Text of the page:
Rod Nordland (New York Times) reports
on Nouri's efforts to remain prime minister:

Prime Minister Nuri Kamal al-Maliki's party lost the Iraqi election, but a day after the results were announced it became clear that he would fight to hold on to his post -- and had taken steps to do so even before the outcome became public.
On Thursday, a day before the results were announced, he quietly persuaded the Iraqi supreme court to issue a ruling that potentially allows him to choose the new government instead of awarding that right to the winner of the election, the former interim prime minister Ayad Allawi.
On another front, officials in charge of purging the government of former members of Saddam Hussein’s Baath Party said Saturday that they still expected to disqualify more than 50 political candidates, many of them members of Mr. Allawi's Iraqiya Party. That could strip Mr. Allawi of his plurality, 91 parliamentary seats compared with 89 for Mr. Maliki’s State of Law party.

Alsumaria TV report, "Outgoing Prime Minister Nuri Al Maliki refused to acknowledge final results of Iraq Parliamentary elections." Margaret Coker (Wall St. Journal) continues reporting on the elections and secures an interview with Ayad Allawi:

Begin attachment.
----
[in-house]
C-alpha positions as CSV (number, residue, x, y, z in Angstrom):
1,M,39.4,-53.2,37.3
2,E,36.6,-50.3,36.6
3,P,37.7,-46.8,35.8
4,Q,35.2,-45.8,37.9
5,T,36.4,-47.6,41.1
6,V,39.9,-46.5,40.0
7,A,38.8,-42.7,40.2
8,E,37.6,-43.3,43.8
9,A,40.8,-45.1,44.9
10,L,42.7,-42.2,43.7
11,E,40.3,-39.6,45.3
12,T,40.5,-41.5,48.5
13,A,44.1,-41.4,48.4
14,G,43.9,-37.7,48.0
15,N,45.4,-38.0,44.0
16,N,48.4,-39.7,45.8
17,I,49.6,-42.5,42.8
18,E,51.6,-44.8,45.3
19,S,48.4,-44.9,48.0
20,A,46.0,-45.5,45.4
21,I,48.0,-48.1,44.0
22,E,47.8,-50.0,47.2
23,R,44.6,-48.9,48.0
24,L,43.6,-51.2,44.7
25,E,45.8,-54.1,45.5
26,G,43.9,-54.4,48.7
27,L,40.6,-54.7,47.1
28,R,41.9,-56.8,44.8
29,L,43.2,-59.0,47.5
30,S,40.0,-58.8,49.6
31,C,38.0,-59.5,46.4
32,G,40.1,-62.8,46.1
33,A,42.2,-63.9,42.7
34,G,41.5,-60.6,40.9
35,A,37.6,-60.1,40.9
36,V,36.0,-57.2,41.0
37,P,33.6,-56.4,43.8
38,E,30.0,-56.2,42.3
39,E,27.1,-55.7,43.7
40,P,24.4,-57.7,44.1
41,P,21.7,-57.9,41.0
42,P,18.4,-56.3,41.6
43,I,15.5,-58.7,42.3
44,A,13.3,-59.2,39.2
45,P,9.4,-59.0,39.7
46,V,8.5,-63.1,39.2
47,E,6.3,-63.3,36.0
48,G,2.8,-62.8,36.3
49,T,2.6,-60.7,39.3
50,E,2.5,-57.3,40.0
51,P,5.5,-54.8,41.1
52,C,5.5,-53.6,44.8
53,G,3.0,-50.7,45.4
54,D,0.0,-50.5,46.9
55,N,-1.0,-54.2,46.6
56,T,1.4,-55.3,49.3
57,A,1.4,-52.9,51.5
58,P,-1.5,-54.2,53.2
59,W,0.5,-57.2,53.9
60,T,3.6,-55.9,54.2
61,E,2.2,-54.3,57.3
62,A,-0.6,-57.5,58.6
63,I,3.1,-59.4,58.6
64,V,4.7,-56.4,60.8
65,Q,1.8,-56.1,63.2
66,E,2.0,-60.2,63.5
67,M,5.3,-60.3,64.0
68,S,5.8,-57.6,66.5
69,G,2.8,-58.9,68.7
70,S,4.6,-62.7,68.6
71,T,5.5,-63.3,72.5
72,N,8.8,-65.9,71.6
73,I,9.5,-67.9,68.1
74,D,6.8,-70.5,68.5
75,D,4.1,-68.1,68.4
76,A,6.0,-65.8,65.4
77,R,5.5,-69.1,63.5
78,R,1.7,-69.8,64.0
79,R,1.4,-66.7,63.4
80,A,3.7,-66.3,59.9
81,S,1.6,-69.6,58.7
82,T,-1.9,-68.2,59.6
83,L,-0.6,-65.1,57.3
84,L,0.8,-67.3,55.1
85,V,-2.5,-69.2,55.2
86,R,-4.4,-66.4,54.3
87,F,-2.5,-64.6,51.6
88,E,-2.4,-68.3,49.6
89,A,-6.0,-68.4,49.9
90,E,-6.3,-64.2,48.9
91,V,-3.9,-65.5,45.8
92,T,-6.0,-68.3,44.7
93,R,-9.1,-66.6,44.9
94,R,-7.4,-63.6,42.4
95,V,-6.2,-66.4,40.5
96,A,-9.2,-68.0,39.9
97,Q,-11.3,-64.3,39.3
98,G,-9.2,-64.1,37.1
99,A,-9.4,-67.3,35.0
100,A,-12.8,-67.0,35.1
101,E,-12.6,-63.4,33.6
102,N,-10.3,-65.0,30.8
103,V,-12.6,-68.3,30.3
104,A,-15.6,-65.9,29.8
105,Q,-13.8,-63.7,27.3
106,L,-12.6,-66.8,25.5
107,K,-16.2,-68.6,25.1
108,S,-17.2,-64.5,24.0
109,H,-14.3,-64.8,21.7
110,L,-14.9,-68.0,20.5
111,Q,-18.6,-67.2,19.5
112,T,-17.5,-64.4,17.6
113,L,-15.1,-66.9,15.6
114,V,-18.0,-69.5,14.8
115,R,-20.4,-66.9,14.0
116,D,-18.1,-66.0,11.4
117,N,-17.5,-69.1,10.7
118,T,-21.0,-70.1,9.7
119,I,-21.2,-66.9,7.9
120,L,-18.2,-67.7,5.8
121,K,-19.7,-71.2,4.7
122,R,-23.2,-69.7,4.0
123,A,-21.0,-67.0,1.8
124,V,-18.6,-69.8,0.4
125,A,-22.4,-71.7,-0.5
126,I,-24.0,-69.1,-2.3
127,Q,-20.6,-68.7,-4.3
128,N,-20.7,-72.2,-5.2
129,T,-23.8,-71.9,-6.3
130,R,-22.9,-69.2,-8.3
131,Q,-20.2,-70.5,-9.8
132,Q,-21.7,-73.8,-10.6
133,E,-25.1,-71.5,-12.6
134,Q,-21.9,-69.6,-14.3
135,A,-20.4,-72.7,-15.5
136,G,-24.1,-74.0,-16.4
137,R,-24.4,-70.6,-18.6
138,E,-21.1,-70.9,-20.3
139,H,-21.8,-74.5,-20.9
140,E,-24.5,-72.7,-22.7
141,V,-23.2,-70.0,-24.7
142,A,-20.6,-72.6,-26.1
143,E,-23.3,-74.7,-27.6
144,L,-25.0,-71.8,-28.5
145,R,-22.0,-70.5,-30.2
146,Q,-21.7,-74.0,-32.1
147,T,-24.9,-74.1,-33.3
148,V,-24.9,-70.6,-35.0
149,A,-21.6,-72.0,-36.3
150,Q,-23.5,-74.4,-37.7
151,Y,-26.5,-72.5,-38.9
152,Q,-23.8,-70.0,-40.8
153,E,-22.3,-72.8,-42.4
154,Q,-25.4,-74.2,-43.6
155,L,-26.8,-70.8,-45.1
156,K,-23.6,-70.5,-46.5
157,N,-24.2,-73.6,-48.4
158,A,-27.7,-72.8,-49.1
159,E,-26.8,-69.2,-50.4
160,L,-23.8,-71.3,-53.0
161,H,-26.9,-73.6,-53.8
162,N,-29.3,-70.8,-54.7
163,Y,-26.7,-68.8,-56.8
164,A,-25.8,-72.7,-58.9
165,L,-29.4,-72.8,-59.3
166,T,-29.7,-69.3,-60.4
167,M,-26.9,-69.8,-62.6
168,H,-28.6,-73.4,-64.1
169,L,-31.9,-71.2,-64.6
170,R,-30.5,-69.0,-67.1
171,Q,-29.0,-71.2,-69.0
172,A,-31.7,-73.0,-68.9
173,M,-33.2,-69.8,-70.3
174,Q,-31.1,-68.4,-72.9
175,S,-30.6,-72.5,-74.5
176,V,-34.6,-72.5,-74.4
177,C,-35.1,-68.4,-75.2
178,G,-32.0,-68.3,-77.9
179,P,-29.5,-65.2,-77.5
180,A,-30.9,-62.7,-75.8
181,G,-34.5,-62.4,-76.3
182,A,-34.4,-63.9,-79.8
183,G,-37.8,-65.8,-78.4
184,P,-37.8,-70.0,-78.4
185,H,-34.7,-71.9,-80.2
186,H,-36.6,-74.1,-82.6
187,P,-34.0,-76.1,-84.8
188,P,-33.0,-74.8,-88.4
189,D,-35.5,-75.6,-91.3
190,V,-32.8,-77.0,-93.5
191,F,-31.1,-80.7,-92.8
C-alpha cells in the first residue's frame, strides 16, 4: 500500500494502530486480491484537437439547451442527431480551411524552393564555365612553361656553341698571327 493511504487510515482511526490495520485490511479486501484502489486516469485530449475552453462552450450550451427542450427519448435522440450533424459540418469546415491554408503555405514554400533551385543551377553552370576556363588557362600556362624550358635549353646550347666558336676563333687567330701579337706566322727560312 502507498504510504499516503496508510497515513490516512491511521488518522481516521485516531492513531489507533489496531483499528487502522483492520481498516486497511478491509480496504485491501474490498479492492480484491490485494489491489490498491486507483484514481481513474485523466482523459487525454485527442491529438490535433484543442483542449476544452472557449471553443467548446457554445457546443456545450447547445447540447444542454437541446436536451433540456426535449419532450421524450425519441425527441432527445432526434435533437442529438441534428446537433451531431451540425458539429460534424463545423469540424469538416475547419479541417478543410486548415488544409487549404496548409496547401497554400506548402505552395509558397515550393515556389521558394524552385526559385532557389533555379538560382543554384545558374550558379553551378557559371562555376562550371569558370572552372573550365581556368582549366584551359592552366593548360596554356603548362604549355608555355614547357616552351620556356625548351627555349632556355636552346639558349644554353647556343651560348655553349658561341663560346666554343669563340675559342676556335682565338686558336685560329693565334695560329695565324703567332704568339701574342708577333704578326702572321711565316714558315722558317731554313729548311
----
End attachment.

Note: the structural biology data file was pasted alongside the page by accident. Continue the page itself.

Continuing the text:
In an interview, Mr. Allawi also chastised Prime Minister Nouri al-Maliki, who has so far refused to accept the results of the polls, which showed his bloc finished second. Mr. Allawi, a former prime minister himself, accused the incumbent of stoking sectarian tensions and threatening instability.
"I'm worried," Mr. Allawi said in a 30-minute interview with The Wall Street Journal at his home in the capital. Dressed in a dark suit and open-collared shirt, he looked weary after a long, acrimonious campaign.
Mr. Maliki is "not acting responsibly. We need to have a peaceful transition to power….not have a leader who clings to power forever," Mr. Allawi said.

Alsumaria TV reports
that the death toll in Friday's Khalis bombings has risen to 53 (with sixty-five injured.) In other violence, Reuters notes a Mosul bombing injured a woman and two of her children, 1 militia commander injured in a Baghdad shooting, two Iraqi soldiers injured in a Kirkuk shooting and 2 corpses discovered in Khanaqin.

We'll close with the opening of Debra Sweet's "Fordham University: Prettifying C.I.A. Clandestine Operations" (World Can't Wait):

I'm not sure what was worse; sitting in an auditorium for a speech by the head of CIA clandestine operations, or having most of the audience give a standing ovation afterward. There were some low points in between, too.
Thursday night I went with my friend Ray McGovern, and some current and former Fordham students to a lecture at Fordham University by Michael Sulick, Director of the National Clandestine Service, the guy in charge of counter-terrorism and covert ops. Ray and Sulick are both graduates of Fordham, and both worked for the C.I.A. One difference between them is that Ray quit long ago.